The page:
July 2008

On Sunday we visited the Chautauqua County Fair.


I love fried dough..


.. and rides that spin you around..


(though not in that order). It was lots of fun.


Unfortunately, I missed most of the demolition derby.

Colby Cosh on Richard Branson’s suborbital dreams:

Here, with talk of satellites and zero-G research, Branson seems to be cynically availing himself of the public’s confusion between “going into space” and “going into orbit”. It is a bit like confusing a walk around the block with an ascent of K2. SpaceShipTwo is a suborbital system designed to reach an altitude just above 100 km, and thus barely breach the arbitrary technical line between the atmosphere and space-in other words, to repeat, with a passenger load, what SpaceShipOne already did in 2004. This will be no mean feat, but as Mark Wade’s authoritative Encyclopedia Astronautica observes, “Orbital flight to space is a whole different order of magnitude than suborbital tosses. To reach 100 km altitude typically requires a vertical cut-off velocity of 1100 m/s at 40 km altitude. To reach orbit requires a cut-off velocity of 7800 m/s at 185 km altitude—over…7 times the cut-off velocity, and 20 times the energy.”

The wealthy buyers who have already lined up to ride SpaceShipTwo will be in free fall only at the very peak of the winged capsule’s trajectory, and as a microgravity research platform it will be about as much use as the cardboard box your kid turned into the Millennium Falcon with his crayons. Branson has the vague plans to design a SpaceShipThree capable of orbital flight, but the relatively humble materials and fuels he is using for SpaceShipTwo won’t cut the mustard.

If it’s possible to get ordinary civilians into orbit through sheer marketing ability, Branson is the man to bet on. What the general public may not know is that other private commercial enterprises are currently tackling the challenge of manned orbital flight, and could conceivably one day put tourists into low earth orbit at relatively sensible prices..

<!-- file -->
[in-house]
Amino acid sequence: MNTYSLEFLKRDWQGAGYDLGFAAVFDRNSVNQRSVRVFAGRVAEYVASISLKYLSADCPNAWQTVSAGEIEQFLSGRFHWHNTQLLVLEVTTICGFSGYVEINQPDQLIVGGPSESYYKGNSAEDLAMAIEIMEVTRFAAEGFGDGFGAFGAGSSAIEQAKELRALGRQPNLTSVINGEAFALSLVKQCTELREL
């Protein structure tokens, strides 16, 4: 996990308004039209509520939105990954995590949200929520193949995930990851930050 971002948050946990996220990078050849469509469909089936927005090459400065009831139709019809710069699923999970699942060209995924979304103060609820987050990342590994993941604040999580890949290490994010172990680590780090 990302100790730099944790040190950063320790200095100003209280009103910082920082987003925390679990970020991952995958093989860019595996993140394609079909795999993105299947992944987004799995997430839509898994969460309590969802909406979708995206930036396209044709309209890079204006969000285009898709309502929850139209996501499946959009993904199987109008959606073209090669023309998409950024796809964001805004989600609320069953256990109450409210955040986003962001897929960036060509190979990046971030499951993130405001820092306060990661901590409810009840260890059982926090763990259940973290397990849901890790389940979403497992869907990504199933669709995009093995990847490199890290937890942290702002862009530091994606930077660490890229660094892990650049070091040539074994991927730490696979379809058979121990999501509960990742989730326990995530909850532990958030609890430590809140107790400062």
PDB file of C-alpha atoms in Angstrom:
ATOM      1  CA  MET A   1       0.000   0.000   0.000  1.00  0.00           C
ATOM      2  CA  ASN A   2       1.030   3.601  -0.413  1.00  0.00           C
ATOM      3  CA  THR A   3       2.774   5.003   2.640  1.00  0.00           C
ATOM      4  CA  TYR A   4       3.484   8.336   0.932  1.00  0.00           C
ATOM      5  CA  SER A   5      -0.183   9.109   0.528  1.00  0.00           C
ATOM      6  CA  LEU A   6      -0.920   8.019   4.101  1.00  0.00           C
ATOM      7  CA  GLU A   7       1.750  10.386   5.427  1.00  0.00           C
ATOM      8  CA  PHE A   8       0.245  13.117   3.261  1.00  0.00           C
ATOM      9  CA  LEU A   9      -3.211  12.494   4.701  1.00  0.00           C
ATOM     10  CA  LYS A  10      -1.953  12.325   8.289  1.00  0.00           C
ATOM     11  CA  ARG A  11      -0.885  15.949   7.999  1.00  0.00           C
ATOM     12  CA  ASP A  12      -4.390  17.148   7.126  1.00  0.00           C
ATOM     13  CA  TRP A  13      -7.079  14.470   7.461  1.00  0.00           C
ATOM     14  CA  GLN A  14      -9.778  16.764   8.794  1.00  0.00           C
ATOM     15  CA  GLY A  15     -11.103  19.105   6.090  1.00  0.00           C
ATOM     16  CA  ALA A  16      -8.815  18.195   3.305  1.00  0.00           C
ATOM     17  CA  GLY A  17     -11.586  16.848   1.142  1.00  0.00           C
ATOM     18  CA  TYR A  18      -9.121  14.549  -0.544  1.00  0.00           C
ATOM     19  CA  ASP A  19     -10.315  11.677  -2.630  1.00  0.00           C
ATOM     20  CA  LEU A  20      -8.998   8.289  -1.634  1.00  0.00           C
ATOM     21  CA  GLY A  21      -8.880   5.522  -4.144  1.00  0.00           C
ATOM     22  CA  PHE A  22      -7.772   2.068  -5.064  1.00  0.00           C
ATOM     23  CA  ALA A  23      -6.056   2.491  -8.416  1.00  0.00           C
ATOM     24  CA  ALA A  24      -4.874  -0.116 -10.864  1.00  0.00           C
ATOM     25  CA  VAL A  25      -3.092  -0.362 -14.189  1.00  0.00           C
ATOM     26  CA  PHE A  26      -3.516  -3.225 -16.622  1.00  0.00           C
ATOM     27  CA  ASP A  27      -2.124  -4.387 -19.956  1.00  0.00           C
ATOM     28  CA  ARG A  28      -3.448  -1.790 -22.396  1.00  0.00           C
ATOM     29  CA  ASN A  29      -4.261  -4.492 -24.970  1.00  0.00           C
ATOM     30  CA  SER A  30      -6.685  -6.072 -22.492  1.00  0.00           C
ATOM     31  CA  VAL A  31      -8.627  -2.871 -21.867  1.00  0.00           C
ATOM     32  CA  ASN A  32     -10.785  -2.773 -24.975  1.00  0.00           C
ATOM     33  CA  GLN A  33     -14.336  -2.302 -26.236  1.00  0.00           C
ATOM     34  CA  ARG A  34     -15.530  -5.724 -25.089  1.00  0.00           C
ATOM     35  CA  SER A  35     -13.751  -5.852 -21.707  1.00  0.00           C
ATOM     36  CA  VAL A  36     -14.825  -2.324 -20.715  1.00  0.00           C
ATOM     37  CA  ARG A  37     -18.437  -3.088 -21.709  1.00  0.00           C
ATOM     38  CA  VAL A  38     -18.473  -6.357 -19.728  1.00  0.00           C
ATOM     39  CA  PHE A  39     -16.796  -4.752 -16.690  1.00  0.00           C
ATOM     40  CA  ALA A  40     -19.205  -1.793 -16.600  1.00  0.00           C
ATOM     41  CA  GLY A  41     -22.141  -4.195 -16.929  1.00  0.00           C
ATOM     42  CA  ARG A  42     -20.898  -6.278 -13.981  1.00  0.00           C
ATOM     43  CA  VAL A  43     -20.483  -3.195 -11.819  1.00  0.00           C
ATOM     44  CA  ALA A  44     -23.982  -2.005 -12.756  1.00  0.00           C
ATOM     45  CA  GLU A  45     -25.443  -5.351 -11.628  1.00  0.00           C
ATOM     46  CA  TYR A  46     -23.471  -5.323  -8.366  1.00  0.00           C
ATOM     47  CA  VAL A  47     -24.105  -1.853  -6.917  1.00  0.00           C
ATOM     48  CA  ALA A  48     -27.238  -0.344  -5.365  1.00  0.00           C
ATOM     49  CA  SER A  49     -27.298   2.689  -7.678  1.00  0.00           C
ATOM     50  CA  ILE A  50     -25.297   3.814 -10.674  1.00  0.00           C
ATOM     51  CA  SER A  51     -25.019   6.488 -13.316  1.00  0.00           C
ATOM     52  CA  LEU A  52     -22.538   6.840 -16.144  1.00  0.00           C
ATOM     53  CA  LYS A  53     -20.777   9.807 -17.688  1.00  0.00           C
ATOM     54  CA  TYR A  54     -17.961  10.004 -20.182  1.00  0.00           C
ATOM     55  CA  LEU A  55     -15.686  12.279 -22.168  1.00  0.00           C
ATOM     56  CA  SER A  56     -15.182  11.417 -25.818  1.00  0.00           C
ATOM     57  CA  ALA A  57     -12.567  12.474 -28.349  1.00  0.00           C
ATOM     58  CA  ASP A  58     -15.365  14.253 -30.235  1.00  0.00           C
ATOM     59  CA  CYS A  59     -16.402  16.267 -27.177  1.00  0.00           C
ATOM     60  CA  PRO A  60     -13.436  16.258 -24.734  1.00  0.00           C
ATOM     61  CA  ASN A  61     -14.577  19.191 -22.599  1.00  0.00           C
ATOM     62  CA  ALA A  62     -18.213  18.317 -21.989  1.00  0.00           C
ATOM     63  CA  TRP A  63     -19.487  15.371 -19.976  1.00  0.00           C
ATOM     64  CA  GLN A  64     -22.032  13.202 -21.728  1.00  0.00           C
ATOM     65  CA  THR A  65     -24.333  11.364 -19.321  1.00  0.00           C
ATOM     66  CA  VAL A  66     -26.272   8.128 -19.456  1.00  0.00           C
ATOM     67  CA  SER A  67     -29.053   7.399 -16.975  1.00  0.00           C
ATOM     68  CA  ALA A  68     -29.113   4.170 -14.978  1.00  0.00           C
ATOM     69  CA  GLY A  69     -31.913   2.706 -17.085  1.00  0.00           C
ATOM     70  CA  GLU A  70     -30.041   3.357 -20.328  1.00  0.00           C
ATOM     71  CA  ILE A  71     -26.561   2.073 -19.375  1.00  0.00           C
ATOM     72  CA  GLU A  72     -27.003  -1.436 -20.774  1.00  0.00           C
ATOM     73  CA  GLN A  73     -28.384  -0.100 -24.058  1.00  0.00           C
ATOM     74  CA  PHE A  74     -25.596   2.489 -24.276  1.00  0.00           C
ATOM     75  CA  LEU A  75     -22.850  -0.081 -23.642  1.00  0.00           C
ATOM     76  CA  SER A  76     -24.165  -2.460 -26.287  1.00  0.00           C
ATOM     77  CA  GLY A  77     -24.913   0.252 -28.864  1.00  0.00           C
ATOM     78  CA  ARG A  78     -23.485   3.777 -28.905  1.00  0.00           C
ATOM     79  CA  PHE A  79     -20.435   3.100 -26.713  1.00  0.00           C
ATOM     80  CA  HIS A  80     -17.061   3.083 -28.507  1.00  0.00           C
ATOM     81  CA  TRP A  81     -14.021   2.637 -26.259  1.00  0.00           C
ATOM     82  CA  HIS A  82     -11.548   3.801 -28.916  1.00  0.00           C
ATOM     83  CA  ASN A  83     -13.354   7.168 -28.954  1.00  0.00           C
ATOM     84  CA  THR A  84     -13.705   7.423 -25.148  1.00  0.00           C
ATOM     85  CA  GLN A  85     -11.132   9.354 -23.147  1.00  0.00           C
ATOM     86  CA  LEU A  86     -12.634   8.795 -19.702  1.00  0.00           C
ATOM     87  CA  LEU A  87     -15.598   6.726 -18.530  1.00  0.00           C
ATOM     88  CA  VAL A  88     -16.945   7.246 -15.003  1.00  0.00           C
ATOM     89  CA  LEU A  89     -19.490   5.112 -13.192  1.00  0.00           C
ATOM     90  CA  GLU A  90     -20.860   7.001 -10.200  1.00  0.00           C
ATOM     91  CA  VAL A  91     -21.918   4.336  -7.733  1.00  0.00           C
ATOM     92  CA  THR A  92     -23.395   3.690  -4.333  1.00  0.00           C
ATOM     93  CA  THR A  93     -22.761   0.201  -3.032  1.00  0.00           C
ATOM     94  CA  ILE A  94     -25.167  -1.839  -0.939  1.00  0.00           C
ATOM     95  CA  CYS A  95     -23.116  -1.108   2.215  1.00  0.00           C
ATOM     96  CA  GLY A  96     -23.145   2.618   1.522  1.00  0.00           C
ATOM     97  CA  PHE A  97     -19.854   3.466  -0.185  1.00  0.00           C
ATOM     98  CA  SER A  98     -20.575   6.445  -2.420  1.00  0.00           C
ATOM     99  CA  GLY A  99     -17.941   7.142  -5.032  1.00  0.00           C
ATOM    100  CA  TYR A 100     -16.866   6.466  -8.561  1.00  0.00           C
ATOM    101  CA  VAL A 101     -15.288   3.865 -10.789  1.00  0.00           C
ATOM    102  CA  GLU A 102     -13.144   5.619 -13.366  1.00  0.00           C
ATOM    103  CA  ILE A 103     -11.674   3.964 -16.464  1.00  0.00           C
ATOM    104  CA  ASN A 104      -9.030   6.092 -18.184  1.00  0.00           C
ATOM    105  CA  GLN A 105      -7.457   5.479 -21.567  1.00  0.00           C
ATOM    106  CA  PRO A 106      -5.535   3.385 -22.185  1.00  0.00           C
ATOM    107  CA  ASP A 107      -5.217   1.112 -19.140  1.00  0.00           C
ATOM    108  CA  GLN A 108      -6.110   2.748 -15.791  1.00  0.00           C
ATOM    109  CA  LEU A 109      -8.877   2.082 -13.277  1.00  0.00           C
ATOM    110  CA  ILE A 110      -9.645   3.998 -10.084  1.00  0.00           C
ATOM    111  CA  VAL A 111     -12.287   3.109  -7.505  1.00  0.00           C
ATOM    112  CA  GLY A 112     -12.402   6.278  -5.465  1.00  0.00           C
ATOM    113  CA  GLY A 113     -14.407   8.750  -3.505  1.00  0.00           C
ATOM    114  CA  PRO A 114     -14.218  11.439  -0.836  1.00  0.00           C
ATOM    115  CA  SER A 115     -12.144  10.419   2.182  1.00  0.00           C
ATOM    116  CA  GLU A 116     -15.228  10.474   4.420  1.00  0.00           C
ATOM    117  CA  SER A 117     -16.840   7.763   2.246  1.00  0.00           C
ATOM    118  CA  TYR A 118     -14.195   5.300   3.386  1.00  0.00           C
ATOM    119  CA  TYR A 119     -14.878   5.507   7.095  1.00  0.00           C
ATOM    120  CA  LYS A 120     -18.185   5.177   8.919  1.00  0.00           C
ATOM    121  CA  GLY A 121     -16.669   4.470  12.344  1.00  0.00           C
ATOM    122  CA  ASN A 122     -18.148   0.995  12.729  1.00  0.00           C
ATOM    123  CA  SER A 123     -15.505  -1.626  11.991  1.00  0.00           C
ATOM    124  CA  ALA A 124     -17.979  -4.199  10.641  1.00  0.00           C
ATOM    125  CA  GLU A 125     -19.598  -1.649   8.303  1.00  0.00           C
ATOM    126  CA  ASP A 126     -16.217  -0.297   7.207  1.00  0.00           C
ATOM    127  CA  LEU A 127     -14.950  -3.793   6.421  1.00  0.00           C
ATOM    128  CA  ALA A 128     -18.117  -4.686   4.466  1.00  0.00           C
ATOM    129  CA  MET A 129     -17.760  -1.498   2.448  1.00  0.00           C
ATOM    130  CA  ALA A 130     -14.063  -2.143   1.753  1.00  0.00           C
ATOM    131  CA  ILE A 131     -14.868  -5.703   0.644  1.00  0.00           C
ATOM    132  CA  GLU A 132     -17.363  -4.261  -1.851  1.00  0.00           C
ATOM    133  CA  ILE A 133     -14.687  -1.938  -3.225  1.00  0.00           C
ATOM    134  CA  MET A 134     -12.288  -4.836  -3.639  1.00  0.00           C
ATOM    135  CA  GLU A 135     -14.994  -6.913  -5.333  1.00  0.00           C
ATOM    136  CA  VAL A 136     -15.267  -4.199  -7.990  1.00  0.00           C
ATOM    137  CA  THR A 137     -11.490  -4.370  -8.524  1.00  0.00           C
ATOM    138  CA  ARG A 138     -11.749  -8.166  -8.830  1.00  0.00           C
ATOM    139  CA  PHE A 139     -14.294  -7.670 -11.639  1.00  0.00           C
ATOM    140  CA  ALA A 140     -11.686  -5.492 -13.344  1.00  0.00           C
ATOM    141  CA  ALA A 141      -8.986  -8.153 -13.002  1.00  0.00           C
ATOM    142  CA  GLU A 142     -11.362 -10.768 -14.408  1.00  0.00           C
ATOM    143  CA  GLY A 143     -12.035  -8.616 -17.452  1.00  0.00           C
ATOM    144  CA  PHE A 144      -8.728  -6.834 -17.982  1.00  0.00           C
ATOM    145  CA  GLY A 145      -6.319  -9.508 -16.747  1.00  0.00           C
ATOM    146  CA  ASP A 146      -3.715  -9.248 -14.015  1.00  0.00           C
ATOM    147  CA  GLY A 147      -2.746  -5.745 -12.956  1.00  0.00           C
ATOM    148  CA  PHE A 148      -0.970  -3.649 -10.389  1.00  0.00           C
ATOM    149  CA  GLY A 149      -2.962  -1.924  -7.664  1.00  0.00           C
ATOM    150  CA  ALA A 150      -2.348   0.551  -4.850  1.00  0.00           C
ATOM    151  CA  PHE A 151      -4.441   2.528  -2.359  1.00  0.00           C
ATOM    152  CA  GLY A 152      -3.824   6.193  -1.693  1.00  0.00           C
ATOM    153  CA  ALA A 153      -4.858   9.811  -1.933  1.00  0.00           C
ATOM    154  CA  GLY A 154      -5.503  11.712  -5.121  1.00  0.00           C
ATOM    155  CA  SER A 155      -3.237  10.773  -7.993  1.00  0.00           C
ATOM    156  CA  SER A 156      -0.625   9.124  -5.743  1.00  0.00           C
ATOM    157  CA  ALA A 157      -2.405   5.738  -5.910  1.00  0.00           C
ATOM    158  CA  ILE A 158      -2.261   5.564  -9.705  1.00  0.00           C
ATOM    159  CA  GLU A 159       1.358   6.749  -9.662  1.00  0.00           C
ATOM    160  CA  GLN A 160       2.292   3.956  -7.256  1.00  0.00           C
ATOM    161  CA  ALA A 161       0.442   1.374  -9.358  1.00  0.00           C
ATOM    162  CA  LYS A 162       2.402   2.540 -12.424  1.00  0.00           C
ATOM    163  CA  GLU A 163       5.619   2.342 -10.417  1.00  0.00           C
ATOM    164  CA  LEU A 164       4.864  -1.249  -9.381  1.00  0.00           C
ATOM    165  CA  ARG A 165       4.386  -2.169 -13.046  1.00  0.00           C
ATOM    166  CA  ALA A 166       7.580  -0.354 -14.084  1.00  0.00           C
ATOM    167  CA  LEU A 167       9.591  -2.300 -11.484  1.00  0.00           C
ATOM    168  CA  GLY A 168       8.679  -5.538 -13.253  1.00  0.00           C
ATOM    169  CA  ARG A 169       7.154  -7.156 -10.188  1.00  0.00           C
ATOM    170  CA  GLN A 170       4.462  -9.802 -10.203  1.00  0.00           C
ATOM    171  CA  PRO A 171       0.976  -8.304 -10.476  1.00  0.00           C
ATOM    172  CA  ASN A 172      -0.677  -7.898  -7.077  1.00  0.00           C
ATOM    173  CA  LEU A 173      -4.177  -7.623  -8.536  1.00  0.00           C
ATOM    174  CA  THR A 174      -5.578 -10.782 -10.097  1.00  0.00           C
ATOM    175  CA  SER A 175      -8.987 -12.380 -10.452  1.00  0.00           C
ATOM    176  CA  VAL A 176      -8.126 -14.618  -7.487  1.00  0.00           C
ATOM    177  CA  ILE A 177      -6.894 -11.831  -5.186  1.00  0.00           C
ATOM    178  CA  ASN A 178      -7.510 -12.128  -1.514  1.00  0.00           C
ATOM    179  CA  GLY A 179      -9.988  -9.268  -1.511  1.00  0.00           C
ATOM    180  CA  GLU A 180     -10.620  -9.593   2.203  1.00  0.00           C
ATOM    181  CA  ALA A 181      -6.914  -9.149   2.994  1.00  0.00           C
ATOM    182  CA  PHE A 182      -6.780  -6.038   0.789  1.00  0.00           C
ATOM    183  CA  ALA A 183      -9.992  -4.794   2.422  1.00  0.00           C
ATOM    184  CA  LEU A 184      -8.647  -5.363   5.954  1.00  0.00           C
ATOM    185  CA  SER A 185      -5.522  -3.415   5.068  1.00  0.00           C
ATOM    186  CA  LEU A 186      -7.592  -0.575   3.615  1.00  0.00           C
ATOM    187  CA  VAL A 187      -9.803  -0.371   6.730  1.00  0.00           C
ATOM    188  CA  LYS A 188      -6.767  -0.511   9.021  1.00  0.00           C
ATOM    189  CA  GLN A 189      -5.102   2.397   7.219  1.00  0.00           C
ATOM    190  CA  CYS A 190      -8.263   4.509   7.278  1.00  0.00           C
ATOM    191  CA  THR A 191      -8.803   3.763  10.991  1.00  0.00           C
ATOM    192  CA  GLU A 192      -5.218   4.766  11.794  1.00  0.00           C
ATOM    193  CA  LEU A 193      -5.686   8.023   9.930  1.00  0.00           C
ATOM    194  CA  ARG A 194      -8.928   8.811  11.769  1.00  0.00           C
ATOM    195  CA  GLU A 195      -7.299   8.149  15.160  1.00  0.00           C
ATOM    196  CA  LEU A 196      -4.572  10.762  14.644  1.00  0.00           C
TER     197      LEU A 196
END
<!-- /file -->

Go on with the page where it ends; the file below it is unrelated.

The Gulf state friends of bin Laden use their alliance with a gullible government to spread extremism and hate. It’s not just happening in America and Britain, it’s also happening in Macedonia.

Michael Totten describes The Bin Ladens of the Balkans, Part II

I met Shpetim Mahmudi at a covered outdoor cafe on a cold day in late spring in the ethnic Albanian region of Macedonia. Black clouds hung low over the city of Tetovo. Fat rain drops pelted the sidewalk and the awning over my head as I shivered in my light black leather jacket. “Let’s go inside,” he said, “where it’s warmer and drier.” We found a table and ordered coffee. He leaned in close to whisper when the waiter stepped out of earshot. “We are really in trouble here,” he said. “We are really in trouble with the Wahhabis.”

After the Kosovo War ended in 1999, well-heeled Gulf Arabs with Saudi money moved in to rebuild mosques destroyed by Slobodan Milosevic’s Yugoslav army and paramilitary forces. They’re still there trying to impose a stern Wahhabi interpretation of Islam on indigenous Europeans, and they’re having an awfully difficult time getting much traction. Almost everyone in Kosovo despises these people. They are known as the Binladensa, the people of Osama bin Laden.

Things are different in next-door Macedonia. I had driven two hours from Kosovo’s capital Prishtina through beautifully sculpted mountains and forest to Tetovo near the Kosovo and Albanian borders.

What I saw there was startling…


Carnegie Mellon Professor Randy Pausch (Oct. 23, 1960 – July 25, 2008) gives his last lecture, “Really Achieving Your Childhood Dreams” *

For more, visit cmu.edu/randyslecture

* Link thanks to Bruce

I’ve been kicked out of my apartment while they do the floors. Posting will be even more sporadic than usual…

Belmar waves and Don Henley..

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